By Representative Dean Fisher
We quickly shifted gears this past week, spending much more time in caucus meetings reviewing bills and then debating them on the floor. We debated and passed over 40 bills this week. Many of the bills are non-controversial, taking but a few minutes to discuss and vote on them. Roughly 90% of the bills we pass are bi-partisan. Occasionally one of these bills unexpectedly turns out to be controversial and debate can go on for hours, usually well into the evening. One such bill was House file 594 – “Limitations Regarding the Withdrawal of Life Support for a Minor”. This bill simply states that a court may not order withdrawal of life support from a child against the parent’s wishes. This bill is in response to the Alfie Evans case in the United Kingdom wherein the courts refused to let Alfie’s parents take their child to another country for treatment, instead forcing life support to be removed against the parent’s wishes. That decision belonged to the parents, not a judge. House Democrats resisted this bill by attempting to amend it with language that would retain the courts ability to interfere. We debated this bill for several hours on Monday night, ultimately passing it with narrow bipartisan support of 58 to 36.
Tuesday we debated and passed Senate File 519, the Ag Trespass Bill. Agriculture is the backbone of Iowa’s economy and as such it encompasses far more economic activity than farming. Agriculture supports our small businesses, manufacturers, financial services, and much more. It is therefore critical that we do all we can to protect our agricultural economy from hostile individuals, organizations, and foreign agents who wish to do it harm. Extremist activists bent on damaging a facility or creating biosecurity damage, or foreign agents wishing to steal intellectual property such as patented seed strains, are among the threats we must guard against. This legislation makes it illegal for a person to gain employment under false premises. The bill now goes to the governor for signature in a ceremony Thursday afternoon.
Wednesday we debated and passed House Joint Resolution 13/Senate Joint Resolution 18, a resolution to amend the Iowa Constitution to add a Right To Keep and Bear Arms. The text of the proposed amendment is simple and easy to understand, “The right of the people to keep and bear arms shall not be infringed. The Sovereign state of Iowa affirms and recognizes this right to be a fundamental, individual right. Any and all restrictions of this right shall be subject to strict scrutiny.” Iowa is one of only six states that do not yet have such a guarantee of our right to keep and bear arms. The bill passed the House 53 to 46 with 1 absent on a strict party line vote. All Republicans vote YES, all Democrats voted NO on protecting our right to keep and bear arms.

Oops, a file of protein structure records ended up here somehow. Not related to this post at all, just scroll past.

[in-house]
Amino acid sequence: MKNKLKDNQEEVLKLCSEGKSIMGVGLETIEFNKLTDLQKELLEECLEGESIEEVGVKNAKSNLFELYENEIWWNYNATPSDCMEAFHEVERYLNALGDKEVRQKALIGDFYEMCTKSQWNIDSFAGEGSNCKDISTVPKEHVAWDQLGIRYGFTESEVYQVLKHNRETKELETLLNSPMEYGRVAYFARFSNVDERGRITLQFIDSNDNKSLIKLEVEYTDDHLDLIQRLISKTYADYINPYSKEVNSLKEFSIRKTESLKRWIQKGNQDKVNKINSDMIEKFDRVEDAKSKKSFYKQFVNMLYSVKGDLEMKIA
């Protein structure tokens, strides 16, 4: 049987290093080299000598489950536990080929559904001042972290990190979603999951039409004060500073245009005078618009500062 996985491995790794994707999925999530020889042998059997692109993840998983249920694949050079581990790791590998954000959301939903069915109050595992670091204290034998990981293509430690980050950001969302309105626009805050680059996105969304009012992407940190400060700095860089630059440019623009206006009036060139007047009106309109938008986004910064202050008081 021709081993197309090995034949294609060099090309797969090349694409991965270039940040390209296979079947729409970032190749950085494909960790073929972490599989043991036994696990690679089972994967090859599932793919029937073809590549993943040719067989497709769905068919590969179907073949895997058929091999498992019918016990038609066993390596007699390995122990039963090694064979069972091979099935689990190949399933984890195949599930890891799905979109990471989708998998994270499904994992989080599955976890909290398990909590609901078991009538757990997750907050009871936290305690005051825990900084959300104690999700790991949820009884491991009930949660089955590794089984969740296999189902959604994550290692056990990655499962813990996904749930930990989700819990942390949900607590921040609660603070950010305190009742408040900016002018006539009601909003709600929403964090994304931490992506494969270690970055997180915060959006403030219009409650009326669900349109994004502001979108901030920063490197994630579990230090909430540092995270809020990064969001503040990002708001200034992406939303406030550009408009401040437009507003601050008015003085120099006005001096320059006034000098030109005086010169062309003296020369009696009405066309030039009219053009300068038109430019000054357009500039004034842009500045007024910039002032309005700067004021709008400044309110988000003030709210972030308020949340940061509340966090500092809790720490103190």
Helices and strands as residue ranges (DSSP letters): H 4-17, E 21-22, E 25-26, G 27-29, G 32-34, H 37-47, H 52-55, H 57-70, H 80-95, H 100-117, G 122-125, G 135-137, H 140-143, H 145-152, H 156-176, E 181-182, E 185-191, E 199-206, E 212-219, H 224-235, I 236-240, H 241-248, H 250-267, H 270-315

Thursday we debated House File 661/Senate File 274, the Campus Free Speech bill. This bill seeks to guarantee freedom of speech on our public university and community college campuses by prohibiting unconstitutional limitations from being arbitrarily imposed by college leadership. This has been an issue nationwide on college campuses, including here in Iowa. When a student enrolls in a publicly funded college they do not give up their freedom of speech. Indeed, the college setting should be a place where the full range of ideas can be heard and debated as part of the learning experience. This bill guarantees that student organizations cannot be denied benefits and access based on that organization’s viewpoints or beliefs. For example, a student led Jewish organization cannot be denied because they require their leaders to be people practicing the Jewish faith. The same applies to all other faith based groups. Democrats arguing against this bill asserted that “diversity” means that persons that have no adherence whatsoever to the basic tenets of the group should be allowed to be leaders in these groups, a bizarre twist on the concept of diversity. It would make no sense to allow leaders of the Chess Club be persons with little knowledge of chess, it would make no sense to allow the leaders of the Photography Club to be persons with little knowledge of photography, and it would make no sense to allow the leaders of a Christian Club to be persons who don’t adhere to that religion’s beliefs and practices. This bill passed the House 52 to 44 and now goes to the governor for consideration.
On Friday, March 8, the Iowa Supreme Court handed down a decision that Iowa’s Medicaid program must pay for Gender Reassignment Surgery. This is a ridiculous reading of Iowa Civil Rights law that will cost Iowa’s taxpayers lots of money. At issue in the case were two men that believe they are women who qualify for Medicaid as low income persons. The court cited the fact that “Gender Identity” is a protected class of citizen under Iowa’s Civil Rights Act, a classification that was added in 2007 when Democrats controlled the House, Senate, and Governors office. Iowa Medicaid law stated explicitly that Gender Reassignment surgery would NOT be covered by Medicaid, the Supreme Court’s decision over rode that law. Gender Reassignment surgery costs roughly $100,000, so the state’s Medicaid system, already strained with ever-increasing costs, is immediately required to spend an additional $200,000 for these two. Surely many more such persons will be demanding these surgeries as well. This will also impact our prisons and other facilities, it will be difficult to house persons that have had their gender physically changed in either a men’s or women’s prison. The House Republicans are reviewing this decision and considering the best way to fight this insane ruling.
As always, I can be reached at firstname.lastname@example.org and at 641-750-3594.